The Grand Budapest Hotel

Director: Wes Anderson
Year Released: 2014
Rating: 3.5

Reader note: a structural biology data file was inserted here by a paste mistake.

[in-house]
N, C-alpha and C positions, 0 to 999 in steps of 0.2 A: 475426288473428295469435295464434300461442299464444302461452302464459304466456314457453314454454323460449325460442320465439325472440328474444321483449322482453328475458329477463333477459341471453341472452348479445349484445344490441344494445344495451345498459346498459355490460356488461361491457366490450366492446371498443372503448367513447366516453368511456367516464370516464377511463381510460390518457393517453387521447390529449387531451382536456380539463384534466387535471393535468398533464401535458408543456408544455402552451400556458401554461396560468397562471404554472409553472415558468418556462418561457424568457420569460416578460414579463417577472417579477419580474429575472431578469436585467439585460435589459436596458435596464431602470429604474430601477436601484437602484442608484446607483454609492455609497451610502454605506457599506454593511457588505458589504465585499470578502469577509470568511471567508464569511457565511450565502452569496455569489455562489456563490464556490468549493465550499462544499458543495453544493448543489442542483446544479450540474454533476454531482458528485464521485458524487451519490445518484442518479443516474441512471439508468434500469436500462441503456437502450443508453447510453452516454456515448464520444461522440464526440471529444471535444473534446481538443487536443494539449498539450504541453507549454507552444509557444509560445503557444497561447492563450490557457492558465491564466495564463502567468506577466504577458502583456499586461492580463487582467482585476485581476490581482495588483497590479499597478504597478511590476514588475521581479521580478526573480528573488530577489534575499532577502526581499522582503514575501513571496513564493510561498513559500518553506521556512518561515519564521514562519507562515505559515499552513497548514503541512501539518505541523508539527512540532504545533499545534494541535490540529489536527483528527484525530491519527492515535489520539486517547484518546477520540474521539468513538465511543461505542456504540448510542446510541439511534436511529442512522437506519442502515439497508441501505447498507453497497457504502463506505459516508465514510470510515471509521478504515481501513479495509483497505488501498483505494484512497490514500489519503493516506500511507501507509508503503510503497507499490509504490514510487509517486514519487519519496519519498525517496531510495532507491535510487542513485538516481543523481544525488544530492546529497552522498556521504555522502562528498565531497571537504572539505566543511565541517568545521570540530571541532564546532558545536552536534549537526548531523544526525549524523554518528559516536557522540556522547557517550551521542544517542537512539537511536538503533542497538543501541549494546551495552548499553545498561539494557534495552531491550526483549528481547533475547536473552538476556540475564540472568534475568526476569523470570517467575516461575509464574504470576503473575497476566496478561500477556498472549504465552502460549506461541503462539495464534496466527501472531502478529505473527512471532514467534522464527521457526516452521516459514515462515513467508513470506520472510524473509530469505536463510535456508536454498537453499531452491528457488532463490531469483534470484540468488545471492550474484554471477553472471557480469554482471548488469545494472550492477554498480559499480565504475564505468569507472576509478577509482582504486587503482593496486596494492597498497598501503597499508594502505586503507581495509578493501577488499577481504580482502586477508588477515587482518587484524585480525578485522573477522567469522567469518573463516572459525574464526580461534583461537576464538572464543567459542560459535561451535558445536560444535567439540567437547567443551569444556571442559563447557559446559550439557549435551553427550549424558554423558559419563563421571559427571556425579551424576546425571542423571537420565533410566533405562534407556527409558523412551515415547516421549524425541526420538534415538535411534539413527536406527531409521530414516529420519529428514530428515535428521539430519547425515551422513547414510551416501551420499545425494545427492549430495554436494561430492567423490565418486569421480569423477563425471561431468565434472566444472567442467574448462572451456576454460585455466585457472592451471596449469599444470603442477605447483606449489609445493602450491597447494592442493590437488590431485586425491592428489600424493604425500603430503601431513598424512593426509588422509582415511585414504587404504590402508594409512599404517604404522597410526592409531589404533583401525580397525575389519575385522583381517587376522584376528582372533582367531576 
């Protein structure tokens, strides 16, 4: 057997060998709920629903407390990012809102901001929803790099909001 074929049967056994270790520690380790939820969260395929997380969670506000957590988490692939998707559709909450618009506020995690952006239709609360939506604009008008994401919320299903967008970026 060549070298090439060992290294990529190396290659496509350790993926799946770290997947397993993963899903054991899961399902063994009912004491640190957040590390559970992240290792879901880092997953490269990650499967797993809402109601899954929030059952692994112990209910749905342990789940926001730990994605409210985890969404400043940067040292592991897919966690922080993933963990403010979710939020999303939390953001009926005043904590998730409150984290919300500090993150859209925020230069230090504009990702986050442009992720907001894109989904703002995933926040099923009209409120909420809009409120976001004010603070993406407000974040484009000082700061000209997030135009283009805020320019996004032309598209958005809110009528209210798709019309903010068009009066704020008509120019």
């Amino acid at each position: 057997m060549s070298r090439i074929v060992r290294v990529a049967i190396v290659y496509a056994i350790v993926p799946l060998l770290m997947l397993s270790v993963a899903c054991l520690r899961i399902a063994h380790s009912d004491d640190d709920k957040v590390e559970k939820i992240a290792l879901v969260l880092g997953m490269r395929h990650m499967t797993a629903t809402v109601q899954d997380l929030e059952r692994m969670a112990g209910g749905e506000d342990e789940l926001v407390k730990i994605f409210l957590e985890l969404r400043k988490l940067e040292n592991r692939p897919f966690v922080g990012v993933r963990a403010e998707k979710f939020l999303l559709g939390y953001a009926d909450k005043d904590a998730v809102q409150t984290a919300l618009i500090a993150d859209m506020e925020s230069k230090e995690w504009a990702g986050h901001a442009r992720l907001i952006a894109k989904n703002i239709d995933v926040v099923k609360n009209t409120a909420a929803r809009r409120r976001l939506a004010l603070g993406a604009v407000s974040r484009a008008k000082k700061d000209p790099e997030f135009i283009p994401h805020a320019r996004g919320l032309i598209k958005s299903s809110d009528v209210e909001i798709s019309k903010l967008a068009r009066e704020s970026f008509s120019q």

The 'owner' (F. Murray Abraham) of the Grand Budapest Hotel - located in the fictitious Republic of Zubrowka - recounts the story of how he first got his job as Lobby Boy at the establishment, serving under the colorful Gustave (Ralph Fiennes) and getting mixed up in an affair in which Gustave 'inherits' a priceless painting ("Boy with Apple!") from a deceased heiress (Tilda Swinton). This WWII allegory by Anderson - who liberally borrows from such film classics as Grand Hotel and A Man Escaped, the works of Stefan Zweig and even W. Somerset Maugham - is a spirited, colorful romp that breathlessly interweaves the lives of countless distinctive characters: Anderson's dry (and sometimes very dark) humor (and marvelous sight gags) didn't quite connect with the audience I saw this with, but you can tell every little detail (and whip pan and prop) was carefully crafted by the methodical director. The ending is more sober than expected, but he's showing the fall-out from the downfall of fascism, as the once-luxurious hotel, under Communism, becomes a cold, drab set out of Cristian Mungiu movie. The cast is uniformly excellent, but Fiennes is the true standout, balancing a perfume-drenched, impeccably dressed professional on the surface but an eager-to-please GILF-hunter behind closed doors.